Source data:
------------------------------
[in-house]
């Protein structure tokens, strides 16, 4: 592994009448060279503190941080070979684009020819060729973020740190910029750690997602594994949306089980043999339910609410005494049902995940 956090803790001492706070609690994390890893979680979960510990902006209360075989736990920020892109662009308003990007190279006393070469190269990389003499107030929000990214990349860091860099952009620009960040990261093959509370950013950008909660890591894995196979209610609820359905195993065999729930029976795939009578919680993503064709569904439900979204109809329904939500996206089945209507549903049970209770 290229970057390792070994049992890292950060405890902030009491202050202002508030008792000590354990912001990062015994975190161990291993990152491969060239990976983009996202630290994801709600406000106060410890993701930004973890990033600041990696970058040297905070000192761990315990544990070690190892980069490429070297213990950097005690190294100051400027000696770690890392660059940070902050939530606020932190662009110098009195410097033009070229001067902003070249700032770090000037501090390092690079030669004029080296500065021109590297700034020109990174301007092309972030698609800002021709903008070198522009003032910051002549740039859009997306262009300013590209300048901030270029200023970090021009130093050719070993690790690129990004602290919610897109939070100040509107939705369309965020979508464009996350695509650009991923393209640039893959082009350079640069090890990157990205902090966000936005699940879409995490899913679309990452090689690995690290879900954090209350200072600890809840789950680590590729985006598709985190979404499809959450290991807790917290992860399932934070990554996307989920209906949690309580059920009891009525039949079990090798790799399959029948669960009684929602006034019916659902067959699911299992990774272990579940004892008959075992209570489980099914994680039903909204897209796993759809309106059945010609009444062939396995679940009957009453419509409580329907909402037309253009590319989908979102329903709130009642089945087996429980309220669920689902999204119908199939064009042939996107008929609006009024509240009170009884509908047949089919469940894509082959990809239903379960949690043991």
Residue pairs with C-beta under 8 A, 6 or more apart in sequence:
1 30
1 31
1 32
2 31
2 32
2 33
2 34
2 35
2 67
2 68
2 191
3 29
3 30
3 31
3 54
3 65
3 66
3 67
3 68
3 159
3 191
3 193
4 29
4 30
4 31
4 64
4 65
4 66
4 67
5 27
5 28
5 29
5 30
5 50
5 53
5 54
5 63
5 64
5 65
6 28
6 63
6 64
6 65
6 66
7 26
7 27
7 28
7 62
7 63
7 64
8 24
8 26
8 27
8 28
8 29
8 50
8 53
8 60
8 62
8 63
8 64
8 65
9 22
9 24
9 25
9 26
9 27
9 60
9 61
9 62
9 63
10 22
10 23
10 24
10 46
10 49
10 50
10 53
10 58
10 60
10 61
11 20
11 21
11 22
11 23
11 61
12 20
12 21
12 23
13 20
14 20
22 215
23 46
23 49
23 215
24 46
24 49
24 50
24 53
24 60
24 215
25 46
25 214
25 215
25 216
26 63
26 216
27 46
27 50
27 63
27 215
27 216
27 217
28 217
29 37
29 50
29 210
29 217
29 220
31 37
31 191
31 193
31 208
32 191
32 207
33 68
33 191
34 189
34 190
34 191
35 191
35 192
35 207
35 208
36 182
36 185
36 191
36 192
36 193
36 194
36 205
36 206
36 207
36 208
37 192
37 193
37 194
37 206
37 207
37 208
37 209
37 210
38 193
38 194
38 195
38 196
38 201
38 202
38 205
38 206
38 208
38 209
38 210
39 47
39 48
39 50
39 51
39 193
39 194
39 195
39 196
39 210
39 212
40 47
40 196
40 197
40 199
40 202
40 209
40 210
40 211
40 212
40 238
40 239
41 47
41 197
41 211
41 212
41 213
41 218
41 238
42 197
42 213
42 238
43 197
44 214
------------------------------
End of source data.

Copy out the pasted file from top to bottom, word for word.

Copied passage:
[in-house]
């Protein structure tokens, strides 16, 4: 592994009448060279503190941080070979684009020819060729973020740190910029750690997602594994949306089980043999339910609410005494049902995940 956090803790001492706070609690994390890893979680979960510990902006209360075989736990920020892109662009308003990007190279006393070469190269990389003499107030929000990214990349860091860099952009620009960040990261093959509370950013950008909660890591894995196979209610609820359905195993065999729930029976795939009578919680993503064709569904439900979204109809329904939500996206089945209507549903049970209770 290229970057390792070994049992890292950060405890902030009491202050202002508030008792000590354990912001990062015994975190161990291993990152491969060239990976983009996202630290994801709600406000106060410890993701930004973890990033600041990696970058040297905070000192761990315990544990070690190892980069490429070297213990950097005690190294100051400027000696770690890392660059940070902050939530606020932190662009110098009195410097033009070229001067902003070249700032770090000037501090390092690079030669004029080296500065021109590297700034020109990174301007092309972030698609800002021709903008070198522009003032910051002549740039859009997306262009300013590209300048901030270029200023970090021009130093050719070993690790690129990004602290919610897109939070100040509107939705369309965020979508464009996350695509650009991923393209640039893959082009350079640069090890990157990205902090966000936005699940879409995490899913679309990452090689690995690290879900954090209350200072600890809840789950680590590729985006598709985190979404499809959450290991807790917290992860399932934070990554996307989920209906949690309580059920009891009525039949079990090798790799399959029948669960009684929602006034019916659902067959699911299992990774272990579940004892008959075992209570489980099914994680039903909204897209796993759809309106059945010609009444062939396995679940009957009453419509409580329907909402037309253009590319989908979102329903709130009642089945087996429980309220669920689902999204119908199939064009042939996107008929609006009024509240009170009884509908047949089919469940894509082959990809239903379960949690043991």
Residue pairs with C-beta under 8 A, 6 or more apart in sequence:
1 30
1 31
1 32
2 31
2 32
2 33
2 34
2 35
2 67
2 68
2 191
3 29
3 30
3 31
3 54
3 65
3 66
3 67
3 68
3 159
3 191
3 193
4 29
4 30
4 31
4 64
4 65
4 66
4 67
5 27
5 28
5 29
5 30
5 50
5 53
5 54
5 63
5 64
5 65
6 28
6 63
6 64
6 65
6 66
7 26
7 27
7 28
7 62
7 63
7 64
8 24
8 26
8 27
8 28
8 29
8 50
8 53
8 60
8 62
8 63
8 64
8 65
9 22
9 24
9 25
9 26
9 27
9 60
9 61
9 62
9 63
10 22
10 23
10 24
10 46
10 49
10 50
10 53
10 58
10 60
10 61
11 20
11 21
11 22
11 23
11 61
12 20
12 21
12 23
13 20
14 20
22 215
23 46
23 49
23 215
24 46
24 49
24 50
24 53
24 60
24 215
25 46
25 214
25 215
25 216
26 63
26 216
27 46
27 50
27 63
27 215
27 216
27 217
28 217
29 37
29 50
29 210
29 217
29 220
31 37
31 191
31 193
31 208
32 191
32 207
33 68
33 191
34 189
34 190
34 191
35 191
35 192
35 207
35 208
36 182
36 185
36 191
36 192
36 193
36 194
36 205
36 206
36 207
36 208
37 192
37 193
37 194
37 206
37 207
37 208
37 209
37 210
38 193
38 194
38 195
38 196
38 201
38 202
38 205
38 206
38 208
38 209
38 210
39 47
39 48
39 50
39 51
39 193
39 194
39 195
39 196
39 210
39 212
40 47
40 196
40 197
40 199
40 202
40 209
40 210
40 211
40 212
40 238
40 239
41 47
41 197
41 211
41 212
41 213
41 218
41 238
42 197
42 213
42 238
43 197
44 214